Woman with a Blue Pencil, by Gordon McAlpine

Woman with a Blue Pencil
Woman with a Blue Pencil

One won’t get hard into Gordon McAlpine’s Woman with a Blue Pencil before it becomes clear that this book is not like any other murder mystery. We’ve just gotten to know Samuel Sumida and his quest to find his wife’s killer when the lights fade to black and we’re presented with a letter from a publisher’s editor to the author of Sam’s story. It turns out that just after 7 December 1941 isn’t the best time to publish a novel about a Japanese protagonist and a White antagonist. The editor, Maxine, tells Takumi that it just won’t sell. But she has some suggestions.

We never hear from Takumi directly. We only get his perspective when Maxine refers directly to his dilemmas in her letters. While Sam’s story continues, we also get to see Takumi’s more commercial effort about Korean American detective, Jimmy Park. Maxine’s letters push the Park narrative in new directions that made me roll my eyes. Park is über-patriotic and highly talented. Taking a cue from the current anti-Japanese mood, Maxine drives Takumi to write a jingoistic tale of a Japanese spy ring. Yet, the story doesn’t have the same soul that Sam’s story had. It’s clear that Takumi’s heart isn’t in it.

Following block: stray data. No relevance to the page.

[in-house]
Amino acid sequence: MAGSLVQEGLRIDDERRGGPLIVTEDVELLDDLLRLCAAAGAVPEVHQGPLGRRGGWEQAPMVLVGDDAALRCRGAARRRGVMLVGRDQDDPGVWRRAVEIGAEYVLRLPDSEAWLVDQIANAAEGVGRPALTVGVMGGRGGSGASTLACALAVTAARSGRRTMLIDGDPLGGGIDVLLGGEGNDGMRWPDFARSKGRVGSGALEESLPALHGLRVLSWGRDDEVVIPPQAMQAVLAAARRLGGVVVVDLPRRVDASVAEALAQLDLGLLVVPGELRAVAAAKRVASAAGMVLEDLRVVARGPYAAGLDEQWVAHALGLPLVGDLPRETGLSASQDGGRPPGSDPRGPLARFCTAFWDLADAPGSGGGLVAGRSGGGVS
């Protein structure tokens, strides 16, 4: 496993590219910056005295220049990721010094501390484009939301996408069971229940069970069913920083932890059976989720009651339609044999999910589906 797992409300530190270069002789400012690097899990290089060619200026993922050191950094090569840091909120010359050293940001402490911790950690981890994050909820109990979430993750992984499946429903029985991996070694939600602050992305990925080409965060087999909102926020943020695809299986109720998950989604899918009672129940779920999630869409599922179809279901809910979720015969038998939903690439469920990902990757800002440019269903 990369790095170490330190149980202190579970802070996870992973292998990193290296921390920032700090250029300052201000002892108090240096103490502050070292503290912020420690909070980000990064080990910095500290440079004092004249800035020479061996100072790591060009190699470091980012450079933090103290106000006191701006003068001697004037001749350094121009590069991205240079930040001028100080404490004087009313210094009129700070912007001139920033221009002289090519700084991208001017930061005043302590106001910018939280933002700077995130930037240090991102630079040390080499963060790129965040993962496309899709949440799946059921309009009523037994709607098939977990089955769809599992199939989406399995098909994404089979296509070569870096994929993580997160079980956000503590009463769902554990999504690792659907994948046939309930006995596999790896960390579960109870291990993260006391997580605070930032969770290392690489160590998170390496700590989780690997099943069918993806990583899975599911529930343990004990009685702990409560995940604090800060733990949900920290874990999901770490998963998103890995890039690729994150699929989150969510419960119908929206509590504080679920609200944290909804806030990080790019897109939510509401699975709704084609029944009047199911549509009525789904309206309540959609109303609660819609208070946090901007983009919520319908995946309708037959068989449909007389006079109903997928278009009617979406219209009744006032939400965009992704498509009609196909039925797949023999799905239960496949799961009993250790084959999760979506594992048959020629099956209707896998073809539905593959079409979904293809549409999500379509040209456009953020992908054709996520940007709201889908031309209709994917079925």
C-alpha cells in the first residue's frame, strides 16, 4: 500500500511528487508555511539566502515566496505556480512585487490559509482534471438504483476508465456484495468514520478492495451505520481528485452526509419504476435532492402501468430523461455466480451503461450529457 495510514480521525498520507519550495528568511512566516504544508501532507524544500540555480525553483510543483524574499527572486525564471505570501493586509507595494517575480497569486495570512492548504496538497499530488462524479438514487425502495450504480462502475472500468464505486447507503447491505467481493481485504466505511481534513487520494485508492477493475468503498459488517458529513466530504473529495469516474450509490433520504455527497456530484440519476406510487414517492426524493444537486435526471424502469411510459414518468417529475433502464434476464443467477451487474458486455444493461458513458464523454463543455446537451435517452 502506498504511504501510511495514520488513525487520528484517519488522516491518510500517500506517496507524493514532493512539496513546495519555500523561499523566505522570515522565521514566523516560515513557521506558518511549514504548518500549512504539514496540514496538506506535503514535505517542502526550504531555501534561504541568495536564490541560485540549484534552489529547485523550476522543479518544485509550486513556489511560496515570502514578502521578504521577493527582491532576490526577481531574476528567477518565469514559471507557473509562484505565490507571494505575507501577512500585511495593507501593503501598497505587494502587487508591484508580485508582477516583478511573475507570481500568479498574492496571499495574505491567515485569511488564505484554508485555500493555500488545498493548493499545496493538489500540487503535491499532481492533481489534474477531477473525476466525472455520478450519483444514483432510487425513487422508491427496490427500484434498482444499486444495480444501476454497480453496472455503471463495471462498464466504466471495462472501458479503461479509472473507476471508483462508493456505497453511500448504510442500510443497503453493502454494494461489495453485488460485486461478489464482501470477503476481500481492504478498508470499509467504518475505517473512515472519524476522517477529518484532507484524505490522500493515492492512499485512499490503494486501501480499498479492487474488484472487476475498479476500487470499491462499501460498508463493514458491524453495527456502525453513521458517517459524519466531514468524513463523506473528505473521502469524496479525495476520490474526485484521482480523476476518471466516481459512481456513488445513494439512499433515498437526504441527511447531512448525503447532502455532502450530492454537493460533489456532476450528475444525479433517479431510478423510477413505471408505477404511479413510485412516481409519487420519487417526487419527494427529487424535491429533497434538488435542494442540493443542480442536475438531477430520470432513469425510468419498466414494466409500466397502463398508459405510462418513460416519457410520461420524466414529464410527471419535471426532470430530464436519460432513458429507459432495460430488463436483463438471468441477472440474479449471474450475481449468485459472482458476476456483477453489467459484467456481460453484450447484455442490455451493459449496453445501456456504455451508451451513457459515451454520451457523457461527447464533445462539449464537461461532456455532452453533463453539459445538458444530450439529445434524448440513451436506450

Woman with a Blue Pencil gives readers several narratives to puzzle out. We have to figure out what happened to Sam’s wife, if there really are Japanese spies, how Maxine is going to get Takumi’s second novel published, and what will happen to Takumi—especially when we learn that Takumi has been interned at Manzanar. I loved every page of it.

The other week, someone asked me what I liked to read. I only had a few second to come up with an answer. So I said metafiction. It’s true. I love stories that play around with the idea of story. I love stories that play with genre. Story fascinates me, especially when I get to see early versions before everything has been polished up. Weirdly, Sam and Jimmy’s stories seemed more alive while they were being created. They could go anywhere Takumi let them. It was, as Stephen King once said, “uniquely portable magic.”

I received a free copy of this ebook from Edelweiss, in exchange for an honest review. It will be released 10 November 2015.

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